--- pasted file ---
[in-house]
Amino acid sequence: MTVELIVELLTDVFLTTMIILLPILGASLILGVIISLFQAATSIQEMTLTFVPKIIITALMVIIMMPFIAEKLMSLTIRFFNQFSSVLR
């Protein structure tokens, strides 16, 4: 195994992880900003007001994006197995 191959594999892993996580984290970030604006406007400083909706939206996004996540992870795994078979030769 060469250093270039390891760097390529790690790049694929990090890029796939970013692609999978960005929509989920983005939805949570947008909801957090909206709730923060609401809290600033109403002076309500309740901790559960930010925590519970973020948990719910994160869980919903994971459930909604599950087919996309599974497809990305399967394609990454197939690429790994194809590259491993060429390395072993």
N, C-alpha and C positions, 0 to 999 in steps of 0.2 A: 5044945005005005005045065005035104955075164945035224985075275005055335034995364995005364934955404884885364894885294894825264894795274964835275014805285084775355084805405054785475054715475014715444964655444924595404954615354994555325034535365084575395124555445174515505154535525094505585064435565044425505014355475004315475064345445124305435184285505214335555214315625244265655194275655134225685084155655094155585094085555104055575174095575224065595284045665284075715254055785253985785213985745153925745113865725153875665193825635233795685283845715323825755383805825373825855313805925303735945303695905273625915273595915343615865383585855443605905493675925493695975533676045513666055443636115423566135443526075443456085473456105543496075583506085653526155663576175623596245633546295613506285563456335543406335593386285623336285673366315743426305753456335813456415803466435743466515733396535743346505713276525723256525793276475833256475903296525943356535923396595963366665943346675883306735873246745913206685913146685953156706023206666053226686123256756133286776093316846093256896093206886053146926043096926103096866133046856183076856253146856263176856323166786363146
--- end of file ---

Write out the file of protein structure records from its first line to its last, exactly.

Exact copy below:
[in-house]
Amino acid sequence: MTVELIVELLTDVFLTTMIILLPILGASLILGVIISLFQAATSIQEMTLTFVPKIIITALMVIIMMPFIAEKLMSLTIRFFNQFSSVLR
């Protein structure tokens, strides 16, 4: 195994992880900003007001994006197995 191959594999892993996580984290970030604006406007400083909706939206996004996540992870795994078979030769 060469250093270039390891760097390529790690790049694929990090890029796939970013692609999978960005929509989920983005939805949570947008909801957090909206709730923060609401809290600033109403002076309500309740901790559960930010925590519970973020948990719910994160869980919903994971459930909604599950087919996309599974497809990305399967394609990454197939690429790994194809590259491993060429390395072993």
N, C-alpha and C positions, 0 to 999 in steps of 0.2 A: 5044945005005005005045065005035104955075164945035224985075275005055335034995364995005364934955404884885364894885294894825264894795274964835275014805285084775355084805405054785475054715475014715444964655444924595404954615354994555325034535365084575395124555445174515505154535525094505585064435565044425505014355475004315475064345445124305435184285505214335555214315625244265655194275655134225685084155655094155585094085555104055575174095575224065595284045665284075715254055785253985785213985745153925745113865725153875665193825635233795685283845715323825755383805825373825855313805925303735945303695905273625915273595915343615865383585855443605905493675925493695975533676045513666055443636115423566135443526075443456085473456105543496075583506085653526155663576175623596245633546295613506285563456335543406335593386285623336285673366315743426305753456335813456415803466435743466515733396535743346505713276525723256525793276475833256475903296525943356535923396595963366665943346675883306735873246745913206685913146685953156706023206666053226686123256756133286776093316846093256896093206886053146926043096926103096866133046856183076856253146856263176856323166786363146